A mathematical model has been developed that describes the precipitation of metal sulffides in an aqueous solution containing two different heavy metal ions. The solution is assumed to consist of a well-mixed bulk and a boundary layer that is contacted with hydrogen sulphide gas. The model makes use of Higbie's penetration model to calculate the transfer of gaseous hydrogen sulphide to this boundary layer. The conditions that have been used in the simulations resemble those of industrial wastewater from a zinc factory. The model predicts the rate of H2S absorption, the size distribution of the metal sulphide crystals and the selectivity of precipitation. Higher precipitation rates are predicted at higher pH values and higher H2S concentrations. In all cases considered, the rate of precipitation is fully controlled by mass transfer of H2S, higher H2S concentrations and higher specific surface areas yielding higher precipitation rates. The size of the obtained crystals is predicted to increase with H2S concentration, but to decrease with specific surface area and liquid side mass transfer. These results illustrate the importance of reactor layout and operating conditions on the process of gas–liquid precipitation.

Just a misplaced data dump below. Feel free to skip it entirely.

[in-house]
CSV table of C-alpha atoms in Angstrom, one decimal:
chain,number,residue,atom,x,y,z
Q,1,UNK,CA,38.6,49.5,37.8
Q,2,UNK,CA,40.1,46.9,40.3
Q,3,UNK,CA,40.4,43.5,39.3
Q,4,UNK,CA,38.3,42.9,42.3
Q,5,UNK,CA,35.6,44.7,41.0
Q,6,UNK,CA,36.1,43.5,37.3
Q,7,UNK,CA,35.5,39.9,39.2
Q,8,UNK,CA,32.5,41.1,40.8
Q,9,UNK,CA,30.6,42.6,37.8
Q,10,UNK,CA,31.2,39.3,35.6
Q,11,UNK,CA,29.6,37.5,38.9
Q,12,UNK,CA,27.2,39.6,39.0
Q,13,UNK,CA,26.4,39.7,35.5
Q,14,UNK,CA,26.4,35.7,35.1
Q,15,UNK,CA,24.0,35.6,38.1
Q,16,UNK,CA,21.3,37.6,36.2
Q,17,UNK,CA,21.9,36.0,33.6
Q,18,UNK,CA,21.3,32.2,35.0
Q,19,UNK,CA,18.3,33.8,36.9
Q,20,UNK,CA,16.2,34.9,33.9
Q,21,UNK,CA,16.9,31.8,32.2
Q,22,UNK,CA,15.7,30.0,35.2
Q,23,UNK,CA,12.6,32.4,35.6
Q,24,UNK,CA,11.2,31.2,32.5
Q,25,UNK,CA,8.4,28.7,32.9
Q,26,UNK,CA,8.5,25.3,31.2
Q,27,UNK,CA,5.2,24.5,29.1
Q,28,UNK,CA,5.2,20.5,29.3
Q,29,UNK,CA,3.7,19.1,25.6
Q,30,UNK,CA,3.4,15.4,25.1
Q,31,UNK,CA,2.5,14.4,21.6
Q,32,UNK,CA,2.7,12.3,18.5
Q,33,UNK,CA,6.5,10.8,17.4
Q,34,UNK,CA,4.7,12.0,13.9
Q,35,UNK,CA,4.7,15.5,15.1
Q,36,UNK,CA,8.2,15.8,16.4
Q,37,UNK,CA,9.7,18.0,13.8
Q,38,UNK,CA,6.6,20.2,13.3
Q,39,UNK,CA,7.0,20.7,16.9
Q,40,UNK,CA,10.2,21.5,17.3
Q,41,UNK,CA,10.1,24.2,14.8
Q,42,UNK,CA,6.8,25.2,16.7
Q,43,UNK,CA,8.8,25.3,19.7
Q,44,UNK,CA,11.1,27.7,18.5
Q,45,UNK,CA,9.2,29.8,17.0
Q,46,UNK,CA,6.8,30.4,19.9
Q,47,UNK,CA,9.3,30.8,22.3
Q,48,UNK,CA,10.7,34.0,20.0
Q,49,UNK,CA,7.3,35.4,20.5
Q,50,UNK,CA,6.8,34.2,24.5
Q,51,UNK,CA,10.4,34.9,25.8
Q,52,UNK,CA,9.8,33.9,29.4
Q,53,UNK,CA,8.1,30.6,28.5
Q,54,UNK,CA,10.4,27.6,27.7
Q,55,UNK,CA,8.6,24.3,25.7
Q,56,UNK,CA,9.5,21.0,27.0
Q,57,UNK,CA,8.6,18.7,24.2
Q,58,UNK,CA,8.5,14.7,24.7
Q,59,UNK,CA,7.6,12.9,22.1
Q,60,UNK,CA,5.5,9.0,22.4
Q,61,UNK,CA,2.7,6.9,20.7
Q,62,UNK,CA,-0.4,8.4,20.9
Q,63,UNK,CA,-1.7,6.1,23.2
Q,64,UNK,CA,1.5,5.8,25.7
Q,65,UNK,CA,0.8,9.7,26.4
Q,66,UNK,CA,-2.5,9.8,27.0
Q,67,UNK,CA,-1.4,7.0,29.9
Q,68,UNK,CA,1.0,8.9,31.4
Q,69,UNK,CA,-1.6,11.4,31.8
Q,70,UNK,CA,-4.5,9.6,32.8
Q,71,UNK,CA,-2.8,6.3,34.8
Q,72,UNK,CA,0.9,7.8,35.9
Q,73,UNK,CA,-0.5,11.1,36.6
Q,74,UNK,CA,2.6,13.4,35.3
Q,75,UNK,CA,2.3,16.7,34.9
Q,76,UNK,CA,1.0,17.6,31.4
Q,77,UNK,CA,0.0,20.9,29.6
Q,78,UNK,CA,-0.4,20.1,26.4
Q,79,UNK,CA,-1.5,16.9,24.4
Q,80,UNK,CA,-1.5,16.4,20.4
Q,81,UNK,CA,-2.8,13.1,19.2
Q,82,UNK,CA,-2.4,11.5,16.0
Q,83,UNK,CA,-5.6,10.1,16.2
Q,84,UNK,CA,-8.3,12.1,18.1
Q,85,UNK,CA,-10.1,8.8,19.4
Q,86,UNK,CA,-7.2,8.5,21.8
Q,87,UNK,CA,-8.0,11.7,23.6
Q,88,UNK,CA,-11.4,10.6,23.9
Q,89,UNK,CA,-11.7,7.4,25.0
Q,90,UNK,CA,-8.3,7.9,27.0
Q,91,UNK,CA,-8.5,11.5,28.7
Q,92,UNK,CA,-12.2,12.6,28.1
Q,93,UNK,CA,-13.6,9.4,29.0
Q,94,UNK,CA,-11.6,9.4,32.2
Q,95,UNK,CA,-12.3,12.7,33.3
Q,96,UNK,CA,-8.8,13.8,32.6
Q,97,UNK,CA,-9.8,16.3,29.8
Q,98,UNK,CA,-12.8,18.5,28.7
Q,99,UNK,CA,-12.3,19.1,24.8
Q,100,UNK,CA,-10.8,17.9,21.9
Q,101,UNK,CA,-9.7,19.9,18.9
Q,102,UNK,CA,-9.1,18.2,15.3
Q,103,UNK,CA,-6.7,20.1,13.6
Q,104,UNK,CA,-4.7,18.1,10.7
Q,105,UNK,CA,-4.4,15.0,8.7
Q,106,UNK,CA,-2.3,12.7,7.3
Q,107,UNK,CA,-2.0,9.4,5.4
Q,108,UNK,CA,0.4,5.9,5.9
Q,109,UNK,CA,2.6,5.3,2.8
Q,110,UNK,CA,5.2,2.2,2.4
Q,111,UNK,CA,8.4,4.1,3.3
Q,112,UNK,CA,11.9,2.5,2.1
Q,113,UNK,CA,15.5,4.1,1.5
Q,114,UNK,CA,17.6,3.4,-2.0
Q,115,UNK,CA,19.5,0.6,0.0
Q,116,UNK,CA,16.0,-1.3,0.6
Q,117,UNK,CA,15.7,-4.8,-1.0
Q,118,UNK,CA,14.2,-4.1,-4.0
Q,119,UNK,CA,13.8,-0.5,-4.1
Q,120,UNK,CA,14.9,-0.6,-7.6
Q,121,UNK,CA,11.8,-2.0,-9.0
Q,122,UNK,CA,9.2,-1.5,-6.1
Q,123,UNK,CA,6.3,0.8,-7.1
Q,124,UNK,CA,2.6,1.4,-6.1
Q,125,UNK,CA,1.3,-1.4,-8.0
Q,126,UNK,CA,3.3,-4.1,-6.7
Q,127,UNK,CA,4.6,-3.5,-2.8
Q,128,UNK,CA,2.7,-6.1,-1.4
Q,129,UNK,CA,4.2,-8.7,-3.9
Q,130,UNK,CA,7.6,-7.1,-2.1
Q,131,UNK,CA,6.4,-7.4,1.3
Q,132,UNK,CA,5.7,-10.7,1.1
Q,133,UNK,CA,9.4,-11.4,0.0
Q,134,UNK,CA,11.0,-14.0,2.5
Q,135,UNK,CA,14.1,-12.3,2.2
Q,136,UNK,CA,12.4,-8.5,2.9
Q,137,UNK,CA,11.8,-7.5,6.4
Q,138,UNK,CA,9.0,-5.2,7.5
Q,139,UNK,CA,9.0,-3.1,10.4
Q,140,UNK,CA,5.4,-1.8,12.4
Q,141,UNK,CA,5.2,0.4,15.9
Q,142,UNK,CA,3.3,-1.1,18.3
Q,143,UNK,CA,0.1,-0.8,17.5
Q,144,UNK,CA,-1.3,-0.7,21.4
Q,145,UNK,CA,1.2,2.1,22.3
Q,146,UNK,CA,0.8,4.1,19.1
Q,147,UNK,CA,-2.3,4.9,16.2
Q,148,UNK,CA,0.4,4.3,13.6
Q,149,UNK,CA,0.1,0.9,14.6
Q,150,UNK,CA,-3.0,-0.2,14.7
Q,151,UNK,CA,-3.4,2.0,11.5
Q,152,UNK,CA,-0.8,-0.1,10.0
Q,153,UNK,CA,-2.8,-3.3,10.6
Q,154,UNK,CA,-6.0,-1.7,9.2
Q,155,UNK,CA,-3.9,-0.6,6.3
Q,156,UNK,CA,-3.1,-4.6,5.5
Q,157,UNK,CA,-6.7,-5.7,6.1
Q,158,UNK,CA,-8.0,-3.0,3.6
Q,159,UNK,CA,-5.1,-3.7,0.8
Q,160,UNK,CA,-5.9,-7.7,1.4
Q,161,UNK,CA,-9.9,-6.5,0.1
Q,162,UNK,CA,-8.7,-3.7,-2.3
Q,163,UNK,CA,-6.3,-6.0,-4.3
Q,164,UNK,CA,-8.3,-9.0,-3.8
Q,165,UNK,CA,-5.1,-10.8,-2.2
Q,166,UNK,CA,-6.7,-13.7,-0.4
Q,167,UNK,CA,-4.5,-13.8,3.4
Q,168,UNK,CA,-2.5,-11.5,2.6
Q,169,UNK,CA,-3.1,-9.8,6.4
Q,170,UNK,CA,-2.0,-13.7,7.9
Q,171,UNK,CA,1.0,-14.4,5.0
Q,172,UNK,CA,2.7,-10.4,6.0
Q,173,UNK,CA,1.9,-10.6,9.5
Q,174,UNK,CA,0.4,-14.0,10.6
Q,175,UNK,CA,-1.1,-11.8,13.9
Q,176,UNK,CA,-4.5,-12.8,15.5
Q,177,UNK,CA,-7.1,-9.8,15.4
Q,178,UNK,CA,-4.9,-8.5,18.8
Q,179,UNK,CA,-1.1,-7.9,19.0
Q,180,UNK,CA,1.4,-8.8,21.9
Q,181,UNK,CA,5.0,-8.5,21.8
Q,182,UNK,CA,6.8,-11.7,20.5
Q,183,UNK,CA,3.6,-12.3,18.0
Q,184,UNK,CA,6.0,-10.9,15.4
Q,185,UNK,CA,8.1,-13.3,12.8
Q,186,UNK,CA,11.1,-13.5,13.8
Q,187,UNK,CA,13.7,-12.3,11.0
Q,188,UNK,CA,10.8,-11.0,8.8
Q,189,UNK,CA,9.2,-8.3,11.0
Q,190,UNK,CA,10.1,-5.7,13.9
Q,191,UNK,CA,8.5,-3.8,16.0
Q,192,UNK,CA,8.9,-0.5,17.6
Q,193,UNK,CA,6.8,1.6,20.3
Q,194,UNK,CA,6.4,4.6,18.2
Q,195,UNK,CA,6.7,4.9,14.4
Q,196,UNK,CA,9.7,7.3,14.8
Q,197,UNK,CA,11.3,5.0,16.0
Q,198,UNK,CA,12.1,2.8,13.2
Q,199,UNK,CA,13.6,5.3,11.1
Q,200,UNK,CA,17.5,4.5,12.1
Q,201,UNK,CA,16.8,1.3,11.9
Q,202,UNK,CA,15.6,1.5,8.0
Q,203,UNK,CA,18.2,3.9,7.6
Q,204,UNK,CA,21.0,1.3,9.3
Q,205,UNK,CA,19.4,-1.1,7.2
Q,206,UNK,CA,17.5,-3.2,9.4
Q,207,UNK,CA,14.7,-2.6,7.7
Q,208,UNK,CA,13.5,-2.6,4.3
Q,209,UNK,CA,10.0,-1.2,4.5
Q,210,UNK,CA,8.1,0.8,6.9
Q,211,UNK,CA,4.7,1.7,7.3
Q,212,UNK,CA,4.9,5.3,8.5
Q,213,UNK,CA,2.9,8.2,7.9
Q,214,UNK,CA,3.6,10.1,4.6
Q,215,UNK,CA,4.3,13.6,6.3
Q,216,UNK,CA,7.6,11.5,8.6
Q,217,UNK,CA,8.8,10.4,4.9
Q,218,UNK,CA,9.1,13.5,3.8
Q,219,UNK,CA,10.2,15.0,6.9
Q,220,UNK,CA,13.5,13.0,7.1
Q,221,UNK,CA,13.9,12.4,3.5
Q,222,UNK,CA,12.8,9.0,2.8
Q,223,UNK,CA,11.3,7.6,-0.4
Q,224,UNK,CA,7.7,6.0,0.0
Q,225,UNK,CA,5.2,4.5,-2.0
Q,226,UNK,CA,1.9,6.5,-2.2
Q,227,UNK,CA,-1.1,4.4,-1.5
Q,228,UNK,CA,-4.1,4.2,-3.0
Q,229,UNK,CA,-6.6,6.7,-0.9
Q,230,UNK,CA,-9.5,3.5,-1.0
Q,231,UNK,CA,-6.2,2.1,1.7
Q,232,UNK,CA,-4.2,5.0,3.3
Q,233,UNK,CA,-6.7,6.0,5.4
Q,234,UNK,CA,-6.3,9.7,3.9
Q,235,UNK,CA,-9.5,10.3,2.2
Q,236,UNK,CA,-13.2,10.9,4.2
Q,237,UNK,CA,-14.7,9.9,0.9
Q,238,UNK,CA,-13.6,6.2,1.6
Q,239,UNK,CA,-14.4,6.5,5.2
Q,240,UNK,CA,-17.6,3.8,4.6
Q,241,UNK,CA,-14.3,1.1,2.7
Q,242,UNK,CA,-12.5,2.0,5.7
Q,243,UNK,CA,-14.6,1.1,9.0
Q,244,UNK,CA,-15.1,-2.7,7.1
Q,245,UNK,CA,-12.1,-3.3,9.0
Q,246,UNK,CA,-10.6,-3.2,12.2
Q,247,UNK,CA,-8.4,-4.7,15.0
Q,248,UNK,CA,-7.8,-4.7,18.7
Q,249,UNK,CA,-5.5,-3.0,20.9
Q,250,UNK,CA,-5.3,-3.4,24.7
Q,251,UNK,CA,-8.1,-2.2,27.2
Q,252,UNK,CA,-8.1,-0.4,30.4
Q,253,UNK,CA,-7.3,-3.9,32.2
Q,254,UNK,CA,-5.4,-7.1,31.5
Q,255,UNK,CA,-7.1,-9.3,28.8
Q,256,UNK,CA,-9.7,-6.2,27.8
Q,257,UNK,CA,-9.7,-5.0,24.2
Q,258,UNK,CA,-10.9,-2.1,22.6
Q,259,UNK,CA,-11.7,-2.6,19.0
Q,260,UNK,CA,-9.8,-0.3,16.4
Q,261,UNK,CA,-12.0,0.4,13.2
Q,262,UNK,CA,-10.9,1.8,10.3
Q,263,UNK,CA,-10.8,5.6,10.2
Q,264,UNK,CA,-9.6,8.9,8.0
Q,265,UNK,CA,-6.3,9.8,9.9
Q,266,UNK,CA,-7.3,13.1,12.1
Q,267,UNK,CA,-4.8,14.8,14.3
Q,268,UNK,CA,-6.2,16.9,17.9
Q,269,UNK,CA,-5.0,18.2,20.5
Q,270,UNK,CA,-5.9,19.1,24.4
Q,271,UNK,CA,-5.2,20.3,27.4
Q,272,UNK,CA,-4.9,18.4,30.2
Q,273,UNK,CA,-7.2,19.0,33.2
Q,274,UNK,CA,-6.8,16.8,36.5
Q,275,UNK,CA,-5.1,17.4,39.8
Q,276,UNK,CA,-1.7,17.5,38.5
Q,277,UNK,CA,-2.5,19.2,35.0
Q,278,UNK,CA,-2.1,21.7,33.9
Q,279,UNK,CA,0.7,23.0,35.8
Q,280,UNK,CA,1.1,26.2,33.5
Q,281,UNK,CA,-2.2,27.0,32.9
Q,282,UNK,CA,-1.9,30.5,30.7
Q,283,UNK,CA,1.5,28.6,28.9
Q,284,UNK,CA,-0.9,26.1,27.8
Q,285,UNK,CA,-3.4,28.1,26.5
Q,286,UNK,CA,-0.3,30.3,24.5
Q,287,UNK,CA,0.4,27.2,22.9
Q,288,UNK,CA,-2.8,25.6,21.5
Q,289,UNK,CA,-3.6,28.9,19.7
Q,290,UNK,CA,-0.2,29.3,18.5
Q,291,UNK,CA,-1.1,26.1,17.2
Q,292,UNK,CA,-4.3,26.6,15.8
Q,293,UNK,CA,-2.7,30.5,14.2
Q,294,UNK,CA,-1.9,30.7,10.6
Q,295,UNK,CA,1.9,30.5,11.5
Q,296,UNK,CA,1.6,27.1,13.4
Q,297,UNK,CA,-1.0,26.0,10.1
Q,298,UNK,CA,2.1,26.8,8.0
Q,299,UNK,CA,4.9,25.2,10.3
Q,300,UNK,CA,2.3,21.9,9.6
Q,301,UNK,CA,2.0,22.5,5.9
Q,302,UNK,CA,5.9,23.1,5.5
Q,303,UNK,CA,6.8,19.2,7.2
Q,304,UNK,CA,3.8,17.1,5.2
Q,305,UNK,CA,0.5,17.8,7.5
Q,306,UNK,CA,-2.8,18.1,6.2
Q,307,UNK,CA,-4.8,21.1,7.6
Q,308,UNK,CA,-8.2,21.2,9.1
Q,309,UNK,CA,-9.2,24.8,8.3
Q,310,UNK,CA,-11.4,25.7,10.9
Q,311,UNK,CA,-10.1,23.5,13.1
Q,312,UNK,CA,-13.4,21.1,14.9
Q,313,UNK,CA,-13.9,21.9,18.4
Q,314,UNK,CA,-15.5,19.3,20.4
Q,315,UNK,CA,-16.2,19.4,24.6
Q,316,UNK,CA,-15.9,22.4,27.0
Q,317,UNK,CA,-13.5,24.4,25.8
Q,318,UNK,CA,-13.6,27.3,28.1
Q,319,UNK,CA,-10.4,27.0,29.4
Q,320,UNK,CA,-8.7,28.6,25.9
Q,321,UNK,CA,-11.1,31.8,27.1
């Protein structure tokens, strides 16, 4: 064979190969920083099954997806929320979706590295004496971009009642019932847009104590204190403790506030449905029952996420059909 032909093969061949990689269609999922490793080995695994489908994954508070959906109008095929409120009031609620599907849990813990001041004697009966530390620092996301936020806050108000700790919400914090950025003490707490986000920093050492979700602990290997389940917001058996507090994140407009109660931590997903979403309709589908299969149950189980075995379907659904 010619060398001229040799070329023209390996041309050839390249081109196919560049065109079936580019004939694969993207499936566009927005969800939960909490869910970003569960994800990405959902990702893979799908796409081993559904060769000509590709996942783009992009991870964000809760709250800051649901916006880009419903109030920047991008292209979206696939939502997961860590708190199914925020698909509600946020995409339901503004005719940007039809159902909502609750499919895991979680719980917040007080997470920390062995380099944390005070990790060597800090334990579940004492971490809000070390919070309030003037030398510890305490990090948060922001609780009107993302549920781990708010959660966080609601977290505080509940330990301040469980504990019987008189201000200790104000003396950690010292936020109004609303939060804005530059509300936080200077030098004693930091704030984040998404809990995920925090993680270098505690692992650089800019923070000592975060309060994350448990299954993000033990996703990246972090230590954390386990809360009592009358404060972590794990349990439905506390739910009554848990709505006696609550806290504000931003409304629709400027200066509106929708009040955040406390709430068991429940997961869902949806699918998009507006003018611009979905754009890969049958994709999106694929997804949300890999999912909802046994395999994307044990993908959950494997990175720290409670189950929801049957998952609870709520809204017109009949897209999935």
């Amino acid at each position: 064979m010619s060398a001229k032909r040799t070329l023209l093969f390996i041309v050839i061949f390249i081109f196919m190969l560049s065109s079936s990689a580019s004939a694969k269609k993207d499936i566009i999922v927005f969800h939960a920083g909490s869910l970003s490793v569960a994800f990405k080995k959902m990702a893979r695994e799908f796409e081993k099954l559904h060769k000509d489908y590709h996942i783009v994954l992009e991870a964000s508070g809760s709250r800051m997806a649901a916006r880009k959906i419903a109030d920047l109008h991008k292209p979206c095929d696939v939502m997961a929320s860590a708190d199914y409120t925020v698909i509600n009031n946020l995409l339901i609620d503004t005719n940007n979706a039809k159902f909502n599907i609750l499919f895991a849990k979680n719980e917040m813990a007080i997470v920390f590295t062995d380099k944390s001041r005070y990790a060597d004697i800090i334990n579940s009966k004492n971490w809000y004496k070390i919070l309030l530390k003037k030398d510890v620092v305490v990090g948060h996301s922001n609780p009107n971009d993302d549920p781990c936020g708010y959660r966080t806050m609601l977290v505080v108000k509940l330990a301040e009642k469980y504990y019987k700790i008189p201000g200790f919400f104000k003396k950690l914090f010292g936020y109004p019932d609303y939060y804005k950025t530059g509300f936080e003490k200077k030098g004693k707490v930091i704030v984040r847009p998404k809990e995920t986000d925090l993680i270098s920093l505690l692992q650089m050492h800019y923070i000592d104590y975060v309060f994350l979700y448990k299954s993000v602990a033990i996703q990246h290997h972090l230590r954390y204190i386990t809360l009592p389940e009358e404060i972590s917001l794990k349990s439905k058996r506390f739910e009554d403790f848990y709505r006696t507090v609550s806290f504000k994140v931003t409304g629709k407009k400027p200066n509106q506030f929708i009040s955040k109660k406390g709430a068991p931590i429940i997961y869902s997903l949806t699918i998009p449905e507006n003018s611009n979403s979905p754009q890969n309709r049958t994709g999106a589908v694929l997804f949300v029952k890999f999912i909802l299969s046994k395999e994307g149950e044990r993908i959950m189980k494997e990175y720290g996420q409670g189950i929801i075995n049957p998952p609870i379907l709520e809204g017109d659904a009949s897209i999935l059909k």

- Multiphase reactor
- Mass transfer